If Greece defaults, the EU will be legally justified and politically motivated to insist that the euro remains its only legal tender. Even if the Greek government decides to pay wages and pensions by printing its own IOUs or “new drachmas,” the European Court of Justice will rule that all domestic debts and bank deposits must be repaid in euros. That, in turn, will force a default against Greek citizens, as well as foreign creditors, because the government will be unable to honor the euro value of insured deposits in Greek banks.
So a Greek default within the euro, far from allowing Syriza to honor its election promises, would inflict even greater austerity on Greek voters than they endured under the troika program. At that point, the government’s collapse would become inevitable….As soon as Tsipras realizes that the rules of the game between Greece and Europe have changed, his capitulation will be just a matter of time.
And the beauty of this approach is that all the creditors need to do is stand pat and let the Greek government continue to flail about. Indeed, they can even claim they have been generous by allowing Greece to go beyond the end of April deadline for reaching a bailout deal agreed in the February Eurogroup memo, and by graciously “helping” Greece stay in the Eurozone in the event that the government decides to default rather than cut its losses sooner and give in. The objectives of the creditors are to make sure that the Greek government suffers for defying them, and it does not care how much the Greek people suffer to achieve that outcome (remember, they have been indifferent to the considerable pain already endured by Greek citizens).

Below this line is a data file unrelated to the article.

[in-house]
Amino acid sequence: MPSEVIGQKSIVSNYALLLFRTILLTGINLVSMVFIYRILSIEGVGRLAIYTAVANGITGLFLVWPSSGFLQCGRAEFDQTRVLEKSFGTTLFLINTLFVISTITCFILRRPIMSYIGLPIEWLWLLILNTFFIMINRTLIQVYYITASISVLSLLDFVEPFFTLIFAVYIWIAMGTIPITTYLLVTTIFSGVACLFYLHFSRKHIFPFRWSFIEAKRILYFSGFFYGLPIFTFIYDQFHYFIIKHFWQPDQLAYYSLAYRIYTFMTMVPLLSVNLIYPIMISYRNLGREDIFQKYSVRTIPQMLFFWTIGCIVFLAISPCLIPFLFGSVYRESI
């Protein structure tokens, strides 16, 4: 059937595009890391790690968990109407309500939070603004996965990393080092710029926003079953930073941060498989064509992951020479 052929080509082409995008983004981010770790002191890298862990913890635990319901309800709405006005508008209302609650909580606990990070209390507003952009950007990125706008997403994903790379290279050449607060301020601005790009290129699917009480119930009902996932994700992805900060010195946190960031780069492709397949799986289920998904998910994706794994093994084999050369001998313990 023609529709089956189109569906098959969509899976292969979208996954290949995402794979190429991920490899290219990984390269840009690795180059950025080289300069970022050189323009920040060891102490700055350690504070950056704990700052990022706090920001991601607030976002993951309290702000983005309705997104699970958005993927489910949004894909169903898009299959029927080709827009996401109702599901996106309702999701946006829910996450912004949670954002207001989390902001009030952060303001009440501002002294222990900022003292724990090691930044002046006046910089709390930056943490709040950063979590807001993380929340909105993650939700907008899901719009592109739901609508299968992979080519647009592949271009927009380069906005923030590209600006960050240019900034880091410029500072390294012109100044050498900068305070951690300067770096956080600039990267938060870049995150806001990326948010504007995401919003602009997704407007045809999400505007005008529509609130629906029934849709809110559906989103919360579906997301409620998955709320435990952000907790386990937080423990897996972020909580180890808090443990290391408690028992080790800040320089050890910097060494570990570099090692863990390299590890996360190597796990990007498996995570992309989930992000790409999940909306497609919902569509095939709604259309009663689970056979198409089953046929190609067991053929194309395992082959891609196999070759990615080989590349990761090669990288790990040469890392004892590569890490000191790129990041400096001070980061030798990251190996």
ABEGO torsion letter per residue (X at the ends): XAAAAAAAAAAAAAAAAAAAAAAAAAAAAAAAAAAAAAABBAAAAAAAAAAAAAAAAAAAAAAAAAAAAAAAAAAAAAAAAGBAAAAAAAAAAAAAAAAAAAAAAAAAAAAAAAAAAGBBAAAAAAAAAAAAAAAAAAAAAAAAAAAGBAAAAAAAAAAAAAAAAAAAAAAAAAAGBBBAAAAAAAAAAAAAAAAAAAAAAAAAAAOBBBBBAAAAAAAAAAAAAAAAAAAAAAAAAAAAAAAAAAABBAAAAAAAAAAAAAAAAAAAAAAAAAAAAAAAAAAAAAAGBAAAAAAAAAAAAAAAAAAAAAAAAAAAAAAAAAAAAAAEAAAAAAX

As we said from the very outset, Greece was very unlikely to prevail unless it secured meaningful support from outside parties. The only two sources that might have had the heft to change the course of action were the US and resurgent leftist movements in periphery countries securing meaningful gains in polls so that the Eurocrats might think it wise to defuse the Syriza threat. The US quickly reversed its initial show of support for Syriza and leftist parties have steered clear of allying with new Greek government. The vultures recognize the ruling coalition’s weakness and merely need to wait for the death spiral to play out.